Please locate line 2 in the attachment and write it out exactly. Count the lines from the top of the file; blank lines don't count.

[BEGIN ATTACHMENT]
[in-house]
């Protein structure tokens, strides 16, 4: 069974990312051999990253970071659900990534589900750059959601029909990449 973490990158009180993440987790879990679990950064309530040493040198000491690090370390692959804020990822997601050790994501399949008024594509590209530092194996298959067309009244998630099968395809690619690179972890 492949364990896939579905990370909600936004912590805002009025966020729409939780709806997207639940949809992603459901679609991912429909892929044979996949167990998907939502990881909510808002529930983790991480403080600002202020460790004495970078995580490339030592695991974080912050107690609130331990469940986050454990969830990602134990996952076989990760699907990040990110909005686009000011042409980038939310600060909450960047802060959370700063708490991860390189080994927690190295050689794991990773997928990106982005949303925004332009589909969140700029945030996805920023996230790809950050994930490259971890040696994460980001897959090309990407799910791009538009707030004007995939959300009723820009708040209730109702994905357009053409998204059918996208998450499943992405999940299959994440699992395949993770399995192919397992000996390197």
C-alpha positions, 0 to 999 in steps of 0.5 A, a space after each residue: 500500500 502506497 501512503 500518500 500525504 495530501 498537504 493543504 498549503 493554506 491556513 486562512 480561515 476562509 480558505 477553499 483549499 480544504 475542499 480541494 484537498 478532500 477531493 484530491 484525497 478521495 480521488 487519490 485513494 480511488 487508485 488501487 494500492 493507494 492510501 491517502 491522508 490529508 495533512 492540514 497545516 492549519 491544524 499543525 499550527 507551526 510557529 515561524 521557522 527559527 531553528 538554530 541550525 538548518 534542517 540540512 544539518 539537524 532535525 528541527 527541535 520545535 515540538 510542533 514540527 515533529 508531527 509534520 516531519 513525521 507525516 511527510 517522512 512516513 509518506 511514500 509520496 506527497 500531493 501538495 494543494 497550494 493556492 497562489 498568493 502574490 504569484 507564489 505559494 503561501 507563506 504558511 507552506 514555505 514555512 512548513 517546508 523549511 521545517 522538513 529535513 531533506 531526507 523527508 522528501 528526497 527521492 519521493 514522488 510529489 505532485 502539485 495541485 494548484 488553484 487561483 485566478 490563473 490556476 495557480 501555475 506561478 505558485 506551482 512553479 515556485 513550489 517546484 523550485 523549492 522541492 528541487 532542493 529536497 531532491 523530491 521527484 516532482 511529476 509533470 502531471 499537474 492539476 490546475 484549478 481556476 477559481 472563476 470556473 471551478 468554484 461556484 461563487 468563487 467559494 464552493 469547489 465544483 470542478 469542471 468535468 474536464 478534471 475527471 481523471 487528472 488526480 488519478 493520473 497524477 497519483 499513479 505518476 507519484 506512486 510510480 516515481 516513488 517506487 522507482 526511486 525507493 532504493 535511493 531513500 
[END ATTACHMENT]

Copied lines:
């Protein structure tokens, strides 16, 4: 069974990312051999990253970071659900990534589900750059959601029909990449 973490990158009180993440987790879990679990950064309530040493040198000491690090370390692959804020990822997601050790994501399949008024594509590209530092194996298959067309009244998630099968395809690619690179972890 492949364990896939579905990370909600936004912590805002009025966020729409939780709806997207639940949809992603459901679609991912429909892929044979996949167990998907939502990881909510808002529930983790991480403080600002202020460790004495970078995580490339030592695991974080912050107690609130331990469940986050454990969830990602134990996952076989990760699907990040990110909005686009000011042409980038939310600060909450960047802060959370700063708490991860390189080994927690190295050689794991990773997928990106982005949303925004332009589909969140700029945030996805920023996230790809950050994930490259971890040696994460980001897959090309990407799910791009538009707030004007995939959300009723820009708040209730109702994905357009053409998204059918996208998450499943992405999940299959994440699992395949993770399995192919397992000996390197």